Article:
"The key is that Unix offers an incredibly powerful development tool, and while the shell itself is far from user-friendly, user-friendly shells can be developed on top of it. That is what is beginning to happen. The Dimension is sitting above the PC AT and AT&T entries in terms of performance, because we're using the 68000 as opposed to the 80286, and we run Unix with two 68000s--one 10 Meg component that's actually running Unix and one that's acting as file server and handling the I/O stuff. This dual-processor arrangement squeezes the most out of the system."

With CP/M 68K, the Dimension is also well-placed in the single-user market. People who need a tremendous amount of computing power will have a tough time finding a bigger engine in a desktop micro. Bynum pointed out that there are four Dimensions being used at the Jet Propulsion Laboratory for heavy number crunching. As a result, JPL saved the cost of another minicomputer system. Changing Pitch

Though he admitted that the Dimension was originally pitched as "the machine for all software," the emphasis that Don now underscores is the Dimension as a superlative 68000 machine, with the plus that in emulation mode, lots of other stuff can run. "There is an attraction, I suppose," he said, "to the fact that with a straight face you can say that the Dimension is a machine that will run most of the software across the range from the Apple II to Unix. That's a pretty grand statement. But I don't know anyone who really wants to run most of the software across the range from the Apple II to Unix. Maybe a magazine editor like you, or someone like (industry and software analyst) Portia Isaacson. I hope Portia doesn't get mad at me, because we're old friends. But I can't name anyone else who is in a position to really want to do that kind of thing. And that's not where we're at."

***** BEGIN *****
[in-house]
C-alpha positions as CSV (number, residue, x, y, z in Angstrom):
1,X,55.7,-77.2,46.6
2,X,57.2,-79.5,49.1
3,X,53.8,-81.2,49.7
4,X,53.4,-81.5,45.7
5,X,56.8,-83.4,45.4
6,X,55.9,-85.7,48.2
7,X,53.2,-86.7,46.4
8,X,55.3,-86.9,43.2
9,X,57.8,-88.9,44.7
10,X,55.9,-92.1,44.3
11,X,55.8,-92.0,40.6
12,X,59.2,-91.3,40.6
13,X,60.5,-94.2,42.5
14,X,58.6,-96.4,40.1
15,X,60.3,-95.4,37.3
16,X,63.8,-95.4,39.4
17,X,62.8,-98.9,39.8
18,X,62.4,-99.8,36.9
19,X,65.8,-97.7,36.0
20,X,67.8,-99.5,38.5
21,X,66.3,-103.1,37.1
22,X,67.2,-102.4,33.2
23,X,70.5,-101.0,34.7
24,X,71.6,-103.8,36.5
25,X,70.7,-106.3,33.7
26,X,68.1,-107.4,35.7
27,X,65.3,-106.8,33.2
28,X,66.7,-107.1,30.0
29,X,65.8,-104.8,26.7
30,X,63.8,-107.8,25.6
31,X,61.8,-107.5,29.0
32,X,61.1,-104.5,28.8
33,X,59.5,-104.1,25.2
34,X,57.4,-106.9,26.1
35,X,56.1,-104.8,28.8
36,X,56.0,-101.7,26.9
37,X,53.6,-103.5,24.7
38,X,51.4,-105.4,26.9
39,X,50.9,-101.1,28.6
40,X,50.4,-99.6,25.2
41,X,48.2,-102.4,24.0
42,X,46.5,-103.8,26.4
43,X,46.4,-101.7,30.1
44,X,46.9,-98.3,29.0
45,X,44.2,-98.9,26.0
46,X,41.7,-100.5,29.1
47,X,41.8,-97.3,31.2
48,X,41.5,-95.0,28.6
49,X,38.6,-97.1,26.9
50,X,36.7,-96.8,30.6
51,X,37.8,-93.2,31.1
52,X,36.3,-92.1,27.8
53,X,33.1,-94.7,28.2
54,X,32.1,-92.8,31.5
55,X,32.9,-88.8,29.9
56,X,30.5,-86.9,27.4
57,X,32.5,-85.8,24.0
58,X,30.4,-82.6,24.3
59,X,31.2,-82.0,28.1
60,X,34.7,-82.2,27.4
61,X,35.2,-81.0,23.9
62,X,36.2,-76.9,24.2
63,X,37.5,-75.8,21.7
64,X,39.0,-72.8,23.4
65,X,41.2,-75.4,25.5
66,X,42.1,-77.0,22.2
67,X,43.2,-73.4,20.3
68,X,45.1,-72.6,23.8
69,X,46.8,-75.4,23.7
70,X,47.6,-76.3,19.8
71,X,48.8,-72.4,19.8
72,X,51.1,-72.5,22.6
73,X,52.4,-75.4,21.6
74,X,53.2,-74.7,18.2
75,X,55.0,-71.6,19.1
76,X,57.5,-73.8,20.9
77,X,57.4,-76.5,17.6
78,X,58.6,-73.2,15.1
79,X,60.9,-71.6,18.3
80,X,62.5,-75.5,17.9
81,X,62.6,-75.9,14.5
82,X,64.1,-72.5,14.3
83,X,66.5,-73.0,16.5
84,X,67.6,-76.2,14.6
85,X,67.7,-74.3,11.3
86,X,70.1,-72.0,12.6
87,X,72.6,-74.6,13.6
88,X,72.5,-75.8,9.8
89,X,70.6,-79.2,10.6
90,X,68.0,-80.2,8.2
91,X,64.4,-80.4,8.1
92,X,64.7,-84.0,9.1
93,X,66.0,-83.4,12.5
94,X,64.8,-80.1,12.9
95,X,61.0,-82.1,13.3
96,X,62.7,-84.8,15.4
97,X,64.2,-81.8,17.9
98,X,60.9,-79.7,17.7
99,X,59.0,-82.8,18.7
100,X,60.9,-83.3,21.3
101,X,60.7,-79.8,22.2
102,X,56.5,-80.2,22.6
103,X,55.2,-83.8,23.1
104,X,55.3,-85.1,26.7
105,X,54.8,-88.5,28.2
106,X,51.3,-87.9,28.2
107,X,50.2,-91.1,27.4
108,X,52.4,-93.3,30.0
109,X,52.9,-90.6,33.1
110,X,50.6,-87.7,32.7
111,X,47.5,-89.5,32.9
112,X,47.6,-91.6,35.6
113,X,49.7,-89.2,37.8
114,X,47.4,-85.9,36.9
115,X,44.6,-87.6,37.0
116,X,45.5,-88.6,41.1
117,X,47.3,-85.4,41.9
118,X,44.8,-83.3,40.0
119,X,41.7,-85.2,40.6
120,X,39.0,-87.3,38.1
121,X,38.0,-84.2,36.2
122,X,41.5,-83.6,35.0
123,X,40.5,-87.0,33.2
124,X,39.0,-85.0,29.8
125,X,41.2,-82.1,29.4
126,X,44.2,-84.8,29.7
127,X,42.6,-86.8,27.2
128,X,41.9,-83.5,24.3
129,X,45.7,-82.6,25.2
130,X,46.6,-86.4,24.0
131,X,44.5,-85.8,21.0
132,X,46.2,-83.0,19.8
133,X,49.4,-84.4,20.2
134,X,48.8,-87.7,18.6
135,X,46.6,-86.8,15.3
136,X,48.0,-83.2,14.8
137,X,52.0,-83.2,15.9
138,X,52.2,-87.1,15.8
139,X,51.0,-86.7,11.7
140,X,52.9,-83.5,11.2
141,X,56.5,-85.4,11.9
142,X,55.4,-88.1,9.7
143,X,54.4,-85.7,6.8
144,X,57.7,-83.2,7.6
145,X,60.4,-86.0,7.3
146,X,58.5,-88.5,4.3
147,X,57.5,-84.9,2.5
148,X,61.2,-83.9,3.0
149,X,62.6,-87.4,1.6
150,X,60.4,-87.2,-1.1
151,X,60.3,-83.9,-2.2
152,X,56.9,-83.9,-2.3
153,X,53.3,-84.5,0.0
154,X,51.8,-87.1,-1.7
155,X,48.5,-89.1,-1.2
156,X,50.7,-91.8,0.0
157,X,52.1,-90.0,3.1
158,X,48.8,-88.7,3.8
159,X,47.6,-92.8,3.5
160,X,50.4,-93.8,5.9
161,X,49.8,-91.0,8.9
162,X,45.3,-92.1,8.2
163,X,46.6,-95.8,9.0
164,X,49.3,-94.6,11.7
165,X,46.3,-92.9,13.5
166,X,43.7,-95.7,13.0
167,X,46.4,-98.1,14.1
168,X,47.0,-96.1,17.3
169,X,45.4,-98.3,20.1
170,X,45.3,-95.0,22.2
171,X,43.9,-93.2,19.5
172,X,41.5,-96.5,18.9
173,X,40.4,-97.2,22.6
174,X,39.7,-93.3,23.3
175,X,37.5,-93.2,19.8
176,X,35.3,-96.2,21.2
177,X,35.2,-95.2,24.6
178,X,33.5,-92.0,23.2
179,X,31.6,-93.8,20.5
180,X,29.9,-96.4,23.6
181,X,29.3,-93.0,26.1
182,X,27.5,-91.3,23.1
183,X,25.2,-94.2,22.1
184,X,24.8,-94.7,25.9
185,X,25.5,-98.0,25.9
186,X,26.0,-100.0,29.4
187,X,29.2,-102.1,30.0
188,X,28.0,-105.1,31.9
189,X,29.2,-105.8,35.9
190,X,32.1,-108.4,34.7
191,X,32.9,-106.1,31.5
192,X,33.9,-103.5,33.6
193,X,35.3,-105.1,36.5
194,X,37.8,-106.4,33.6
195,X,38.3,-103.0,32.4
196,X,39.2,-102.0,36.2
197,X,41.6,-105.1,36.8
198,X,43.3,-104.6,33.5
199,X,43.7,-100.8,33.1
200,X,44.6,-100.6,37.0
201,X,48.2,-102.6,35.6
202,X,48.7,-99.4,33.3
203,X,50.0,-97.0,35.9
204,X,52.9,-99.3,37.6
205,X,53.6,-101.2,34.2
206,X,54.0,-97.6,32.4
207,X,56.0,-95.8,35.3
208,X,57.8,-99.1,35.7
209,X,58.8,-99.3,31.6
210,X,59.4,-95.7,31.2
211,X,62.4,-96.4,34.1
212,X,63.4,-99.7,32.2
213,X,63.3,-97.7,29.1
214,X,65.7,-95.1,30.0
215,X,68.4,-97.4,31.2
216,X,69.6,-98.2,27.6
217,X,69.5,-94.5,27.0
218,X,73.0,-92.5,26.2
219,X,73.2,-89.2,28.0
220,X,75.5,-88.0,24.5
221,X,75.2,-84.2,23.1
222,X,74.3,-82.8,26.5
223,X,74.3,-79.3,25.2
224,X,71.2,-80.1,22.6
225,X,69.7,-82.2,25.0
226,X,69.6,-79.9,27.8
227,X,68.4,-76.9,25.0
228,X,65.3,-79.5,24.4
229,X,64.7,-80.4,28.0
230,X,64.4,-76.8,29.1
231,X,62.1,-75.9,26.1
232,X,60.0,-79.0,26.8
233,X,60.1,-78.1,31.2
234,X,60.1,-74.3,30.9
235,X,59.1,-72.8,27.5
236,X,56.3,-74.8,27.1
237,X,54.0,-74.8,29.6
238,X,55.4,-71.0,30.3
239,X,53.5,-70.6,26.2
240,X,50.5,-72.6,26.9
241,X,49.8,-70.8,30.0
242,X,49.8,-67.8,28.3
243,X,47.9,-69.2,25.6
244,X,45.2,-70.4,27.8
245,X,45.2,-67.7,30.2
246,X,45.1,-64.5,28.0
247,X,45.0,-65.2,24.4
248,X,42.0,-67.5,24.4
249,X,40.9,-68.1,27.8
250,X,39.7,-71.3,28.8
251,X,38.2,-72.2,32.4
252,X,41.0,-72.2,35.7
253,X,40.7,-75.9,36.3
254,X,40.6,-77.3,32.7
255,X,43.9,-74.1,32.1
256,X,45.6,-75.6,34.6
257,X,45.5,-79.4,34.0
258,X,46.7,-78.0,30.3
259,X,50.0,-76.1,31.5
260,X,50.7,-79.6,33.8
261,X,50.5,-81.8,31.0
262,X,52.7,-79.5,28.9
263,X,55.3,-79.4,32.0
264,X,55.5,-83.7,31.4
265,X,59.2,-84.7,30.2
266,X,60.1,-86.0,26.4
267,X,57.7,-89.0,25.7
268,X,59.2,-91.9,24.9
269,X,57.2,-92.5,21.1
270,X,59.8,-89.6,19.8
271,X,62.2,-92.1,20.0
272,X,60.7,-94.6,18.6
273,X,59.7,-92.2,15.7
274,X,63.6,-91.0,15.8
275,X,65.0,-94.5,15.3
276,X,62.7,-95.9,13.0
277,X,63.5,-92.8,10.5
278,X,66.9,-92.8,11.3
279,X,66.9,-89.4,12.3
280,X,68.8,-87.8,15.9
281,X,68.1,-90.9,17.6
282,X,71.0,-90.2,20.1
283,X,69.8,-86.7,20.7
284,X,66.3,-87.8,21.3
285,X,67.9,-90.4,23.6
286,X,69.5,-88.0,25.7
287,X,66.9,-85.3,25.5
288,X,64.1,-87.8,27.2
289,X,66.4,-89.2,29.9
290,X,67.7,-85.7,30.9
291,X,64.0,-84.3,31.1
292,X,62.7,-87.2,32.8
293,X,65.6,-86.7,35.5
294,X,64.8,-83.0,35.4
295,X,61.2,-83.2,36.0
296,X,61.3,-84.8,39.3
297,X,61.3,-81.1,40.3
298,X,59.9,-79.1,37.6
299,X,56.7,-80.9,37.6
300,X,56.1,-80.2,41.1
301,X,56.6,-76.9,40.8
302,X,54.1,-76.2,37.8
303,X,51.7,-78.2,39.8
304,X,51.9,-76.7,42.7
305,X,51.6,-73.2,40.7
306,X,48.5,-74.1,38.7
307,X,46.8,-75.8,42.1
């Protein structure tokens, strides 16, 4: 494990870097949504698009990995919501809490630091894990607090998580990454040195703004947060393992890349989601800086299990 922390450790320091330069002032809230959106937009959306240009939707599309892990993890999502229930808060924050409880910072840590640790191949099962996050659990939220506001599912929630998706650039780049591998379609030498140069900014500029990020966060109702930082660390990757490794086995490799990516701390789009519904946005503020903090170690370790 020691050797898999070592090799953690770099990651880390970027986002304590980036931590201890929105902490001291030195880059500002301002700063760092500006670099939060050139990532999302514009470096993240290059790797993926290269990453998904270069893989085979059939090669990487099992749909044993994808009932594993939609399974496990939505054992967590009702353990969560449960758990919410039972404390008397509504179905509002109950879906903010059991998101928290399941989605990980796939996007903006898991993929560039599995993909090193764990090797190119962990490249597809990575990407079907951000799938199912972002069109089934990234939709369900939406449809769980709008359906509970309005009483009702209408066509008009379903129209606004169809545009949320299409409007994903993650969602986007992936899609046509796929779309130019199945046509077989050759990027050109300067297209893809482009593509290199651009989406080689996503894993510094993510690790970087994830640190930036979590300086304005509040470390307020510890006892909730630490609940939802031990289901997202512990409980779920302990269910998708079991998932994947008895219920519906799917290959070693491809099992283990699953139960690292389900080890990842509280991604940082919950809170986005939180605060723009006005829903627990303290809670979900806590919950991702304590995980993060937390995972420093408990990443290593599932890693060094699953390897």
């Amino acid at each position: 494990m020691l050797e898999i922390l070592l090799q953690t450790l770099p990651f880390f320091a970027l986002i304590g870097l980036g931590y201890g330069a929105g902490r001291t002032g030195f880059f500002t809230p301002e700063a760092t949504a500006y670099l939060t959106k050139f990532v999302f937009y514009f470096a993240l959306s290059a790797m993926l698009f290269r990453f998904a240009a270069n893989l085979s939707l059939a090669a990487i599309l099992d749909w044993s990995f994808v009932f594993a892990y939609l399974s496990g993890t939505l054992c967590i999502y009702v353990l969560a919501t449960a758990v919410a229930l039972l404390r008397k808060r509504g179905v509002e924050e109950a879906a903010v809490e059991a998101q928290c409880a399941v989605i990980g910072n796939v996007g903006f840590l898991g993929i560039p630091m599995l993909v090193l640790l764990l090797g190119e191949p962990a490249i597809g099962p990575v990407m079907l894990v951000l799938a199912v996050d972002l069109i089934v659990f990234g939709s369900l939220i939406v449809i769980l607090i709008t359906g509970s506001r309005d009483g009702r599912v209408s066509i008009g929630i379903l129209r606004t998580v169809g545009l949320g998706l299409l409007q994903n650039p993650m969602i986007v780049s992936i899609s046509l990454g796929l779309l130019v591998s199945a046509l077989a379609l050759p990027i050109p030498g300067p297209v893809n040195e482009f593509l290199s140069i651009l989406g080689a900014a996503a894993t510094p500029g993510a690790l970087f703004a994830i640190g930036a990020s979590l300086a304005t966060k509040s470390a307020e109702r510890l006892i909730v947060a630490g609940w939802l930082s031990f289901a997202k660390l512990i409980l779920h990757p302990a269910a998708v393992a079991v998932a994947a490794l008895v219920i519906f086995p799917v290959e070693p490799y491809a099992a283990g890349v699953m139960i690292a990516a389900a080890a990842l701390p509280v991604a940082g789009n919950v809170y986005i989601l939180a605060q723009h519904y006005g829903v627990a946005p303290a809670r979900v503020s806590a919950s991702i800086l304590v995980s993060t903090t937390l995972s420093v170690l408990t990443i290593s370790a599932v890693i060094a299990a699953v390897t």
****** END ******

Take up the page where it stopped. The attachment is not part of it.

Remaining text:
I have to admit, Don had me there. For my less than typical needs, I would have welcomed the Dimension as the "universal" software machine. At the same time, I realize that there aren't a heck of a lot of other people in my position. I can't speak for Portia, of course (no one can do that). And from the point of view of an engineer, the Dimension is without question a powerful contender. Its benchmarks are unbeatable. Native mode Fortran and Pascal on the Dimension run rings around the IBM PC AT.

For sheer power, the Dimension is a winner. Space limitations preclude the inclusion of a comprehensive list of Dimension-compatible software packages, but you can download a list from the Creative Computing SIG or request one from the manufacturer.

Products: Dimension 68000 (computer)